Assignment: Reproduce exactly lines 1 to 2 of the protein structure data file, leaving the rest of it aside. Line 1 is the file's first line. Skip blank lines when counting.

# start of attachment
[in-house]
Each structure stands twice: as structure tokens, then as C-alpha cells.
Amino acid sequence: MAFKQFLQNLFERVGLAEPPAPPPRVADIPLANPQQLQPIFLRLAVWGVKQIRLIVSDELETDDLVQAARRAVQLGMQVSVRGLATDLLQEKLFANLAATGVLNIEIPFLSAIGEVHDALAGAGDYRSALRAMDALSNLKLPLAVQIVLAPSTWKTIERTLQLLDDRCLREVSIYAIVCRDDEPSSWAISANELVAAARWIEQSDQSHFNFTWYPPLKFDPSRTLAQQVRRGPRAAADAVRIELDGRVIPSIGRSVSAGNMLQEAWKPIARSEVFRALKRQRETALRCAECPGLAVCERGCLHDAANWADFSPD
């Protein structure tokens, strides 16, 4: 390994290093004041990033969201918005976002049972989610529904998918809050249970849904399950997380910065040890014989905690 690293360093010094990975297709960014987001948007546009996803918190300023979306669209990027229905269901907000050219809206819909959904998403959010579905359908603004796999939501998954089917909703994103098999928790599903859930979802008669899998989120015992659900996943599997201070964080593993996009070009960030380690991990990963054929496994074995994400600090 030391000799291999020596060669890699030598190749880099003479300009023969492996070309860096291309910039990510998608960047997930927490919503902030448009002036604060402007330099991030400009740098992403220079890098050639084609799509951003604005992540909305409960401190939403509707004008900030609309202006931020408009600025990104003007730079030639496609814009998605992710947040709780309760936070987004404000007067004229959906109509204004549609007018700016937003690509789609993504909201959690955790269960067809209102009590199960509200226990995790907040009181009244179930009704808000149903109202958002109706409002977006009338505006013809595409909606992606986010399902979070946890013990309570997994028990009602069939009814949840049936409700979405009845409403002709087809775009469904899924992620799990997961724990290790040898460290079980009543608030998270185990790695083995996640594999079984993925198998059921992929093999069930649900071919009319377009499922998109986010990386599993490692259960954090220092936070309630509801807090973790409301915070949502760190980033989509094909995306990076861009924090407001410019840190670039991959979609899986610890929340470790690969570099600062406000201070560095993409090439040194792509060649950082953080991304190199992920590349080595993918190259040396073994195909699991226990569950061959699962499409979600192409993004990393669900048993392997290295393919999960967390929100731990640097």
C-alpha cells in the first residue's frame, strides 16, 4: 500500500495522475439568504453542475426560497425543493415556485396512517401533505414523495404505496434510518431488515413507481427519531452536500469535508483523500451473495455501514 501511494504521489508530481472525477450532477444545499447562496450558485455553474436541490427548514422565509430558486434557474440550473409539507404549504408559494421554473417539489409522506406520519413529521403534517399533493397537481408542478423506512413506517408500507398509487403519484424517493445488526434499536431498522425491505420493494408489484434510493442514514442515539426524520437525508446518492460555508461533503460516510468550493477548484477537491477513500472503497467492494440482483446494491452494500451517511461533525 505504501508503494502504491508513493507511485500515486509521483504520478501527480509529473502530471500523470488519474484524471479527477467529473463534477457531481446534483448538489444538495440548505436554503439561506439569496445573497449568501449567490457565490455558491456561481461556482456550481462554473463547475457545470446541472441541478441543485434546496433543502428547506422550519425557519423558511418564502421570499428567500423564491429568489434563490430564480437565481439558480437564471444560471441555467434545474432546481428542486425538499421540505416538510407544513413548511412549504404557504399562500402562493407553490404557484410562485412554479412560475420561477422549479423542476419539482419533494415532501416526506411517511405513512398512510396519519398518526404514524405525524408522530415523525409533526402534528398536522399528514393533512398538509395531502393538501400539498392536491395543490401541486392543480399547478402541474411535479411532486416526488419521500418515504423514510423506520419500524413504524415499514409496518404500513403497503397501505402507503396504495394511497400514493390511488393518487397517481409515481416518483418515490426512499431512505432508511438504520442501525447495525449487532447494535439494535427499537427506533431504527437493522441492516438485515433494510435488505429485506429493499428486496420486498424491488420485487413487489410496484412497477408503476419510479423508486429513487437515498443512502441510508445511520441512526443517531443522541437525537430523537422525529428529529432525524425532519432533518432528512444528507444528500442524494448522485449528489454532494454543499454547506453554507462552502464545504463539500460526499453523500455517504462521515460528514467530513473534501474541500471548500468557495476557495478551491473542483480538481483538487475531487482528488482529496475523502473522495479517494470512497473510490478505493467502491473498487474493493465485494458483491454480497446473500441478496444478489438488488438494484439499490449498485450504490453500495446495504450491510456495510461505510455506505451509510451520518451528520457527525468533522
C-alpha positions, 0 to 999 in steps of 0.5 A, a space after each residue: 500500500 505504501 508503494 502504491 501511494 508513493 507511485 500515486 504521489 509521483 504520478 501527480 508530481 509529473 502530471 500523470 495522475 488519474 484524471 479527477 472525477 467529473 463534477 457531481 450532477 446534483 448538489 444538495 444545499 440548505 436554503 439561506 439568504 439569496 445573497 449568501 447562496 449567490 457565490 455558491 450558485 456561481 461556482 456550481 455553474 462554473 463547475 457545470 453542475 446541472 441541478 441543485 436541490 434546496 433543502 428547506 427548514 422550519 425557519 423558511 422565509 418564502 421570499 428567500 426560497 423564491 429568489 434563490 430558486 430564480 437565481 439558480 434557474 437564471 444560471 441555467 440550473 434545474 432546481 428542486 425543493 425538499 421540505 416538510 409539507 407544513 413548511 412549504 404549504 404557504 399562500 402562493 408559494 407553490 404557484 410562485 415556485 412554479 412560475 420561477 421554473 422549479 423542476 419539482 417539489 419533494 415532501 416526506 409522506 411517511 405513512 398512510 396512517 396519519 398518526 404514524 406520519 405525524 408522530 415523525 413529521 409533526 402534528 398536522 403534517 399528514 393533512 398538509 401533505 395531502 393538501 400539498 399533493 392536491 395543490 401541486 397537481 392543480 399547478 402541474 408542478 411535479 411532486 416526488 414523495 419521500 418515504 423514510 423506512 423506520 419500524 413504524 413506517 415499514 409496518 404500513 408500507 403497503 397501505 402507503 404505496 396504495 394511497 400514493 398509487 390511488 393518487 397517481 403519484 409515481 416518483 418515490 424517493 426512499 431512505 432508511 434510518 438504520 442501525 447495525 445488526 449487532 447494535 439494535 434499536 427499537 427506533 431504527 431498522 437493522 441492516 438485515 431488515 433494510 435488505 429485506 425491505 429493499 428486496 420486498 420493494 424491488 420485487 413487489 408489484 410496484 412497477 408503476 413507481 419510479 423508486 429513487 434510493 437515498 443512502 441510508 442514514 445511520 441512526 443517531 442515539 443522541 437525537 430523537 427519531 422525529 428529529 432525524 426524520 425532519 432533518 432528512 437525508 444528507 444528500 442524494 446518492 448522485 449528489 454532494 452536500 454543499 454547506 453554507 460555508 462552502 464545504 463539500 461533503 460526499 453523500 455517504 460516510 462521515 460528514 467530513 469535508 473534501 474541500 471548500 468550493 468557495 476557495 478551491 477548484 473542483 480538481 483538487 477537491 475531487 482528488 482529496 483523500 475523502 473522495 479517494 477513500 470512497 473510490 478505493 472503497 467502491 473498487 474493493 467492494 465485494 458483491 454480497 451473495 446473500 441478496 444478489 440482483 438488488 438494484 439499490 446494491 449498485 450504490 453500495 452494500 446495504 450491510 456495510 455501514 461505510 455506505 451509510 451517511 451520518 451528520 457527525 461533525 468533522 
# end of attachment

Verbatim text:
[in-house]
Each structure stands twice: as structure tokens, then as C-alpha cells.